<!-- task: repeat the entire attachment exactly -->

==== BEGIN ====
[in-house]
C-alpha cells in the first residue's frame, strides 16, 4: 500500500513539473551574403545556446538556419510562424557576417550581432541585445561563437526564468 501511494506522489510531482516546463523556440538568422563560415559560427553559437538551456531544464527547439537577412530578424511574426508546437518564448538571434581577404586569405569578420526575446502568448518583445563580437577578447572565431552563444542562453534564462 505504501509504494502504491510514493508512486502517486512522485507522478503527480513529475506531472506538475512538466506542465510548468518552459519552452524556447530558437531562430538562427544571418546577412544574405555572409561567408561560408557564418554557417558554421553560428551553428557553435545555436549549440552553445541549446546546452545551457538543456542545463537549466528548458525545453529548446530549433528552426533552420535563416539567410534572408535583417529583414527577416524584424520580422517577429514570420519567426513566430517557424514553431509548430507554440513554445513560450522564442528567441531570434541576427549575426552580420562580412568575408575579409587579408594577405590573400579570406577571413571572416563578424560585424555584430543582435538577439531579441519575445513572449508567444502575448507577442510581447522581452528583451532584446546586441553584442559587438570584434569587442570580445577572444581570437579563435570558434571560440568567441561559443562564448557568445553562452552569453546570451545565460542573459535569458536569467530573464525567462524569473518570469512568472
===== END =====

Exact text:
[in-house]
C-alpha cells in the first residue's frame, strides 16, 4: 500500500513539473551574403545556446538556419510562424557576417550581432541585445561563437526564468 501511494506522489510531482516546463523556440538568422563560415559560427553559437538551456531544464527547439537577412530578424511574426508546437518564448538571434581577404586569405569578420526575446502568448518583445563580437577578447572565431552563444542562453534564462 505504501509504494502504491510514493508512486502517486512522485507522478503527480513529475506531472506538475512538466506542465510548468518552459519552452524556447530558437531562430538562427544571418546577412544574405555572409561567408561560408557564418554557417558554421553560428551553428557553435545555436549549440552553445541549446546546452545551457538543456542545463537549466528548458525545453529548446530549433528552426533552420535563416539567410534572408535583417529583414527577416524584424520580422517577429514570420519567426513566430517557424514553431509548430507554440513554445513560450522564442528567441531570434541576427549575426552580420562580412568575408575579409587579408594577405590573400579570406577571413571572416563578424560585424555584430543582435538577439531579441519575445513572449508567444502575448507577442510581447522581452528583451532584446546586441553584442559587438570584434569587442570580445577572444581570437579563435570558434571560440568567441561559443562564448557568445553562452552569453546570451545565460542573459535569458536569467530573464525567462524569473518570469512568472